As soon as it won its coveted majority, the Harper government put the pedal to the metal on the trade front, with a stampede of new free-trade deals. The Department of Foreign Affairs and International Trade currently lists 18 different deals in play, ranging from puny (Panama and Jordan) to gargantuan (Europe, Japan and India).
Anyone who stands in the way of this juggernaut clearly must oppose trade in general. At least that's how the Conservatives portray the issue, attempting to brand its New Democratic opponents as economically illiterate dinosaurs.
There's a big difference, however, between signing free-trade pacts and actually doing something about trade. Canada's trade performance deteriorated badly over the past decade. The quantity of goods and services shipped abroad is seven percentage points lower than when the Harper government took office, lower even than back in 2000. And what we do export increasingly consists of raw resources (especially oil). Our once-impressive trade surplus has melted into deficit. Despite accelerating petroleum sales, we're running up international red ink at the rate of 3 per cent of GDP per year.
Free-trade deals already cover 70 per cent of Canada's trade -- yet the more pacts we've inked, the worse our performance has become. I've reviewed our five longest-standing trade pacts: with the United States, Mexico, Israel, Chile and Costa Rica. Canada's exports to them grew more slowly than our exports to non-free-trade partners, while our imports surged much faster than with the rest of the world. If the policy goal (sensibly) is to boost exports and strengthen the trade balance, then signing free-trade deals is exactly the wrong thing to do.
Indeed, it could be argued that it's the current government, not free-trade critics, that is "anti-trade." For example, the Department of Foreign Affairs and International Trade employs hundreds of bureaucrats who travel the world negotiating trade deals. But the department plans to axe 53 commerce officers who actually work with Canadian businesses to boost exports. Meanwhile, CBC reports that four Canadian consulates and trade offices in the United States (by far our most important export market) will be closed.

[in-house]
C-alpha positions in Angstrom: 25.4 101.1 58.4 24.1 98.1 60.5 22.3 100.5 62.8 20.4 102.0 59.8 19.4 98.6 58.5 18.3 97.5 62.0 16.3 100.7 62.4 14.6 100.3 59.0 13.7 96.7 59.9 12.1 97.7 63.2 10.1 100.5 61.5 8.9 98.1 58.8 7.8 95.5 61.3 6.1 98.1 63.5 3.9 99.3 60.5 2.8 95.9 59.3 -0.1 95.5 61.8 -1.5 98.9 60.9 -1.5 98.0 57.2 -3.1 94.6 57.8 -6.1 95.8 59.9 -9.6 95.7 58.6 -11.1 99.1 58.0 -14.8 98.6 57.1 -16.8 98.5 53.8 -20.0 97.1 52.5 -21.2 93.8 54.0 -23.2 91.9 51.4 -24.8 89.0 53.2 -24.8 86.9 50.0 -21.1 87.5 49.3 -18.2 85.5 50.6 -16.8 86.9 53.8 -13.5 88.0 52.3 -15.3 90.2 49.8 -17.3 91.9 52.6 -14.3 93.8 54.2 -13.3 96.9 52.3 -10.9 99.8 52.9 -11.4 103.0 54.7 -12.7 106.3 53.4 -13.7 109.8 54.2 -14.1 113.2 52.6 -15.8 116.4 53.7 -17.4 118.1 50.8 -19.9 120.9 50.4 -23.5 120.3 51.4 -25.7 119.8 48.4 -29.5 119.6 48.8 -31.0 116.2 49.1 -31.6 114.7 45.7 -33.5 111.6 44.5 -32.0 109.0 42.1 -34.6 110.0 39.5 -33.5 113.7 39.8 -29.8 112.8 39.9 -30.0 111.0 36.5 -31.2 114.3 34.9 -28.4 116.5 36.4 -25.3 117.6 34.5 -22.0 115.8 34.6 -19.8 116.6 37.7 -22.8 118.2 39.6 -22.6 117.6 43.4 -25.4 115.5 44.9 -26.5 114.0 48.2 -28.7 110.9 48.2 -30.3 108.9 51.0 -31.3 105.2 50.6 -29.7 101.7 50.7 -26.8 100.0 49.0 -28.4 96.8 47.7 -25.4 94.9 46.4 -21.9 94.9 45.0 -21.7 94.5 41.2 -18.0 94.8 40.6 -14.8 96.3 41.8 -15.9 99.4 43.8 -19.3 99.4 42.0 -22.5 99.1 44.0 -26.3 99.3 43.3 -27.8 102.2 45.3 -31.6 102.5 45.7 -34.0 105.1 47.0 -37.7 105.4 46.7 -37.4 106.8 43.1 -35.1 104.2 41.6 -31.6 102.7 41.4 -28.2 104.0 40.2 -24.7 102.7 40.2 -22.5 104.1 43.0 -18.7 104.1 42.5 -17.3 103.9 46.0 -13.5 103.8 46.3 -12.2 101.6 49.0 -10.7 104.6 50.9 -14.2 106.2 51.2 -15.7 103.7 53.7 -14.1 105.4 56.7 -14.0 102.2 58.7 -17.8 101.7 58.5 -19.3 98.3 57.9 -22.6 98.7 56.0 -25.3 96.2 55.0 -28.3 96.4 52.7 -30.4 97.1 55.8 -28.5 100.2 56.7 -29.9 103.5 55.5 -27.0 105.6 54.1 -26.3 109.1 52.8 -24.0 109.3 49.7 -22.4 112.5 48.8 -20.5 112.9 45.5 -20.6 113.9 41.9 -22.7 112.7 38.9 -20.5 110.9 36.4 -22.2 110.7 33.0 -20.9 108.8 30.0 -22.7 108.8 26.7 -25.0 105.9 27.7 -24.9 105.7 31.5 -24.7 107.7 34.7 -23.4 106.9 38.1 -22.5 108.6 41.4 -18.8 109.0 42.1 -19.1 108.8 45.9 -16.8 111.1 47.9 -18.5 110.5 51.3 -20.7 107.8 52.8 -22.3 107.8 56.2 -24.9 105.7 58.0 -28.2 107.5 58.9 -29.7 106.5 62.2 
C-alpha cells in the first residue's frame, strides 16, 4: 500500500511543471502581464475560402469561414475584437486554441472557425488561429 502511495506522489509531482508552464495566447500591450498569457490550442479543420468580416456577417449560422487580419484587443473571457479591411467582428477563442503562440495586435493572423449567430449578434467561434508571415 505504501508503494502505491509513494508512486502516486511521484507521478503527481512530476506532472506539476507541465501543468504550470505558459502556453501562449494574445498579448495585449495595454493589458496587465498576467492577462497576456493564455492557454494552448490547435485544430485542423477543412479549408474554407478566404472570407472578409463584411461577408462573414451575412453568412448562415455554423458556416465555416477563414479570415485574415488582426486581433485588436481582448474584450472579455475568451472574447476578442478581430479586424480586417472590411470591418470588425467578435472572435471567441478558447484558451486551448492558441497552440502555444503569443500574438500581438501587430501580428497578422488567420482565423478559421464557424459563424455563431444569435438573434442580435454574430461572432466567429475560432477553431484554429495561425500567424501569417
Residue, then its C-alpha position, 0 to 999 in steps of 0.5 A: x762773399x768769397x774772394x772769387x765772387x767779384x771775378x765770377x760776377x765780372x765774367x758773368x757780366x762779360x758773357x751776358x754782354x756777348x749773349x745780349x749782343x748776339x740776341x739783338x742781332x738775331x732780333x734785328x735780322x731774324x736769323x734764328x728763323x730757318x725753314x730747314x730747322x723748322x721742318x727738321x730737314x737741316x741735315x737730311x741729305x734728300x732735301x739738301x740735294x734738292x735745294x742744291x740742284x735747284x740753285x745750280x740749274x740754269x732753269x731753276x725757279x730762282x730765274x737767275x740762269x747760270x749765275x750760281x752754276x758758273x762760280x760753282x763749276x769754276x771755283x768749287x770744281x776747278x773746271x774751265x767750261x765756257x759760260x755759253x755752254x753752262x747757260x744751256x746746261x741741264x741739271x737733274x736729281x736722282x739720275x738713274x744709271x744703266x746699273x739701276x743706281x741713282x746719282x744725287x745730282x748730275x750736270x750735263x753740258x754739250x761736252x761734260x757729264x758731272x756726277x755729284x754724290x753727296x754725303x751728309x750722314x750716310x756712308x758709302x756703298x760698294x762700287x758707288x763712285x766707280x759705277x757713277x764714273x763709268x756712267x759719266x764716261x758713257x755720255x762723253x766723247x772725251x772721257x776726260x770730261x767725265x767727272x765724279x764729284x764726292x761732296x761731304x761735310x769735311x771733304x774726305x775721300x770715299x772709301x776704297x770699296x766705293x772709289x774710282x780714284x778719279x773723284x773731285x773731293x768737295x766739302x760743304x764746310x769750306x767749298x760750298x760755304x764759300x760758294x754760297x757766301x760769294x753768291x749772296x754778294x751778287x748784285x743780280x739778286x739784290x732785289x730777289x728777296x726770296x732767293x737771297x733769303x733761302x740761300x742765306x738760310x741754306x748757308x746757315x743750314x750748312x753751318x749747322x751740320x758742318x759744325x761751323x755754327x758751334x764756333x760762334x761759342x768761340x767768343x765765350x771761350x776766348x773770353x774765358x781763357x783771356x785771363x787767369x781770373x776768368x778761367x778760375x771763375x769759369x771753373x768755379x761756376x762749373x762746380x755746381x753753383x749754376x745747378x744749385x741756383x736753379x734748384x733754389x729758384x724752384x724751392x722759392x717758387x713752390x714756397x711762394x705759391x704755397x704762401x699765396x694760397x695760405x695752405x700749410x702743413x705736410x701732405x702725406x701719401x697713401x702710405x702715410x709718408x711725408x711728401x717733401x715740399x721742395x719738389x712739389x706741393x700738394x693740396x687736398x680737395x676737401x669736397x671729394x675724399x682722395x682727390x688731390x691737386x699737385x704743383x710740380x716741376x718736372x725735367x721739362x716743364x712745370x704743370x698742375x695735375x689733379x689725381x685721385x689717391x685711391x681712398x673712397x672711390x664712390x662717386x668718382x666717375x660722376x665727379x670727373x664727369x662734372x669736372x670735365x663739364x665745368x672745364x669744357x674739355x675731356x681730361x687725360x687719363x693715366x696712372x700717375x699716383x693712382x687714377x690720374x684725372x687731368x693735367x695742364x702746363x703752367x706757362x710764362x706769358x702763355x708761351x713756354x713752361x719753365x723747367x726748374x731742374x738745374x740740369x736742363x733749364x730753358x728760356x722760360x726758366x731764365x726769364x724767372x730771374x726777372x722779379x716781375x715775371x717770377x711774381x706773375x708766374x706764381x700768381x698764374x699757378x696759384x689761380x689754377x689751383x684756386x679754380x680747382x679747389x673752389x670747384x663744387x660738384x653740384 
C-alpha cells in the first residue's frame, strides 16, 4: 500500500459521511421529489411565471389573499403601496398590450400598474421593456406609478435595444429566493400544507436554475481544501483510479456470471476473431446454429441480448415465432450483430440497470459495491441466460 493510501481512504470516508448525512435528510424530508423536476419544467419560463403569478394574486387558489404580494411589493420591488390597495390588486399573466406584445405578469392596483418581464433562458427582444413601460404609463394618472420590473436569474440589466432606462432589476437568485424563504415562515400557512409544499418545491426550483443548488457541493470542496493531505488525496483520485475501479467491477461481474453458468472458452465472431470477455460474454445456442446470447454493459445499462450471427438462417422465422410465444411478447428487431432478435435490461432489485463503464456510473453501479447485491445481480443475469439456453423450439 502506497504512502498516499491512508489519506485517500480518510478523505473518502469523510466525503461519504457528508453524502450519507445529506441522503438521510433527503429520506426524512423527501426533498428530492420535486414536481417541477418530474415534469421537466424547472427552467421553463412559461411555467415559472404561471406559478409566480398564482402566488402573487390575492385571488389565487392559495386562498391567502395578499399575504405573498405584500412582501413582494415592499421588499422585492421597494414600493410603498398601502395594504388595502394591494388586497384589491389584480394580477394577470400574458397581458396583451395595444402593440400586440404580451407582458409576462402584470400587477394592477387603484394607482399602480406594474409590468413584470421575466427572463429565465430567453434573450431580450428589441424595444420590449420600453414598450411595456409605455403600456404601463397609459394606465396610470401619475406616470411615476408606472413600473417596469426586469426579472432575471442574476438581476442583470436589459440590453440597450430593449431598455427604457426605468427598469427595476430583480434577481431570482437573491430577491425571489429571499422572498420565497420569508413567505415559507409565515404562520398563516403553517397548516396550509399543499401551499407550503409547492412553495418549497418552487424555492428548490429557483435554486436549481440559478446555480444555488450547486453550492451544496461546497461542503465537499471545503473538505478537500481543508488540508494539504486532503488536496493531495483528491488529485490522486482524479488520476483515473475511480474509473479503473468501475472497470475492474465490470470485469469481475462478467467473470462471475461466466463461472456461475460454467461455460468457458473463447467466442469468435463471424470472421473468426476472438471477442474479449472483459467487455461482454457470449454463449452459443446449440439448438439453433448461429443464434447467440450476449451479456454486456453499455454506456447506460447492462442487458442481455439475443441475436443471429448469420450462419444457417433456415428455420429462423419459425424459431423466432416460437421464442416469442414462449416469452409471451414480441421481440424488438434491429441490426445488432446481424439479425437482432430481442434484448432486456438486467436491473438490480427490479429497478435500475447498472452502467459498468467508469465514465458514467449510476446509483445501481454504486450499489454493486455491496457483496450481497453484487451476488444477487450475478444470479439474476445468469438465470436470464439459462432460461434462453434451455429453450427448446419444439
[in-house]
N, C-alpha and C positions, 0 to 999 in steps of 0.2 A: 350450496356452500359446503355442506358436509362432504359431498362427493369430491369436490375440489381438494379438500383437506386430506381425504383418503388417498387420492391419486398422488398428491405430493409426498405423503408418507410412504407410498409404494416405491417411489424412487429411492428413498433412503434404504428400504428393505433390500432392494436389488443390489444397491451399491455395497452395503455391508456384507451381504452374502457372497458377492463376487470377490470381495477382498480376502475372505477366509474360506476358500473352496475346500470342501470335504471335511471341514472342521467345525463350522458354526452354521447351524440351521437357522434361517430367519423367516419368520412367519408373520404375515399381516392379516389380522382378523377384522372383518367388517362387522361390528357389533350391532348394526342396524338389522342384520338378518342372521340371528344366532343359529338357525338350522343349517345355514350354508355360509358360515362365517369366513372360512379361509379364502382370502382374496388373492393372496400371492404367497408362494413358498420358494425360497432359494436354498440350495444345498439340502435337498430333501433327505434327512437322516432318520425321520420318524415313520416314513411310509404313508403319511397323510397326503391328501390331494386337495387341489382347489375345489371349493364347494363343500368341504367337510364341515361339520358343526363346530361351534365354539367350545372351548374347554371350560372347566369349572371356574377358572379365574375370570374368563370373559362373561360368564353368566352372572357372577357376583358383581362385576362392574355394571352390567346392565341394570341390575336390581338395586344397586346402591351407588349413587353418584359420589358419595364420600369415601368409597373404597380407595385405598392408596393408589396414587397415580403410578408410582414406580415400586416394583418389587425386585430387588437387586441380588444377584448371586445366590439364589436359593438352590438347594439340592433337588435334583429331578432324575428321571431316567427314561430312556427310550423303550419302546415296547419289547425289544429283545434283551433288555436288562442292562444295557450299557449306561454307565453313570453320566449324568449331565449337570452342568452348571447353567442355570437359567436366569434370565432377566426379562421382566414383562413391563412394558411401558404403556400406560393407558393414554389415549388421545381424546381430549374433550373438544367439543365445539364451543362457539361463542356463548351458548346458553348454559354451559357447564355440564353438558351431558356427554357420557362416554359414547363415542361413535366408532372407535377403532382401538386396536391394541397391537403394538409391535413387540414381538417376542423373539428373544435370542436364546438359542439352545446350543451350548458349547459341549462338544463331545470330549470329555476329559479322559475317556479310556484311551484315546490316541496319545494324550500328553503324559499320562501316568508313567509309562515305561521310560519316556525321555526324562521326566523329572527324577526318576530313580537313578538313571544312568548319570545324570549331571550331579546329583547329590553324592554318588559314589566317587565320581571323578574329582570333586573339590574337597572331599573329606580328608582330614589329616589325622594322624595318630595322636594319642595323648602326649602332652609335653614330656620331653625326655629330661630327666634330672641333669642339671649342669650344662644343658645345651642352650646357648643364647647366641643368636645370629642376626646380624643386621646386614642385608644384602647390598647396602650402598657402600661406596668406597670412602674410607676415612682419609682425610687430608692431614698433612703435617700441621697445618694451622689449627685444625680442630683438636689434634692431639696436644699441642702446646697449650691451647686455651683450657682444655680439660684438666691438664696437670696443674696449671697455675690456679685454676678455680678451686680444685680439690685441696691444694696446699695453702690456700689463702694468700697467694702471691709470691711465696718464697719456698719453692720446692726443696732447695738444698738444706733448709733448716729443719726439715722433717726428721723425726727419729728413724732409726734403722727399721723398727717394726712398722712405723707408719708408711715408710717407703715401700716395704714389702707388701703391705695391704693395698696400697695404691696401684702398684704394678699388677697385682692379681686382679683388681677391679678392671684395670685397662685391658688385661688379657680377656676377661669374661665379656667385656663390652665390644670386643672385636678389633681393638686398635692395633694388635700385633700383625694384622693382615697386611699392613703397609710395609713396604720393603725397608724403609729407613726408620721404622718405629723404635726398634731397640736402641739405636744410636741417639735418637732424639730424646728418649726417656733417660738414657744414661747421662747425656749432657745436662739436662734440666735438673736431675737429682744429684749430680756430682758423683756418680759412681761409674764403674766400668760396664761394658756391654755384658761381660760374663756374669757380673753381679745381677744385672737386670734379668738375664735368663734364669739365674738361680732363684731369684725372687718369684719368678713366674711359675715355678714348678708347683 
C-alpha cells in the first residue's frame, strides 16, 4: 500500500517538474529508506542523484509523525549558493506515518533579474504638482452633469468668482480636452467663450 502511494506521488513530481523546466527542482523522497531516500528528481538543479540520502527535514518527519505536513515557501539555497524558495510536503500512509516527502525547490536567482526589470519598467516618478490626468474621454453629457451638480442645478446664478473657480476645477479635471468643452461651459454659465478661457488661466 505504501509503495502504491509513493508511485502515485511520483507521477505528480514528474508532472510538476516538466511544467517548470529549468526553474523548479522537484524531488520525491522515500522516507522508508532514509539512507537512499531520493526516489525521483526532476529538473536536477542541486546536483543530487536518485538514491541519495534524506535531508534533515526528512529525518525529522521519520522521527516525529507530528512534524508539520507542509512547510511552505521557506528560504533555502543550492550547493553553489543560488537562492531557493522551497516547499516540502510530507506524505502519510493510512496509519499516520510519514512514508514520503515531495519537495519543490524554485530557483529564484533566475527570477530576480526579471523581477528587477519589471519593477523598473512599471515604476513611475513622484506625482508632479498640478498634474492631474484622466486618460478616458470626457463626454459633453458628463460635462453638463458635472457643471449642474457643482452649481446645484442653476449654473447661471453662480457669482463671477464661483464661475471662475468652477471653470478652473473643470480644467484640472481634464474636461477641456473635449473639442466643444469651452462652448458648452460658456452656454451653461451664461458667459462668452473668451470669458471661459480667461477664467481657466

Ottawa trumpets its latest free-trade pact (with Honduras) as evidence of a commitment to trade. Honduras is an impoverished quasi-dictatorship where journalists are routinely assassinated. Canada sells less than $50-million a year there (while importing four times as much). We export more to the United States in 88 minutes than to Honduras in a year -- yet as we ink this blockbuster deal with Honduras, we close trade offices in the United States. What's the net impact on trade? Clearly negative.
Ottawa's endorsement of an overvalued currency (trading 25 per cent above purchasing power parity) also hurts Canada's exports, forcing economic activity into lower-productivity non-tradable sectors of the economy. Even the plan to ram through new bitumen pipelines, seemingly all about exports, may undermine our overall trade performance. We won't refine the stuff here, and we won't make the mining machinery here, so our capacity to produce higher-end products (including for world markets) will further diminish.
Ultimately, the proof is in the pudding. Total exports of goods and services were equivalent to 31 per cent of Canada's GDP last year -- down from 38 per cent when the Harper government was elected (and 46 per cent in 2000). If the goal is truly boosting trade (as opposed to enshrining business-friendly economic rules or propping up authoritarian governments in Latin America), then this government is failing miserably.
Canada's export failure cannot be blamed on foreign trade barriers. Instead, we must look in the mirror -- at the structural inadequacy of our business sector. Canada has chronically failed to nurture and develop domestically based globally active firms that produce innovative, high-value products for world markets. Working to fix that problem (through proactive technology, innovation and sector-development strategies) would do more for our actual trade than all the free-trade talks in the world. If you truly believe in trade, don't be distracted by the trade deals.
Jim Stanford is an economist with the Canadian Auto Workers union. This article was first published in the Globe and Mail.
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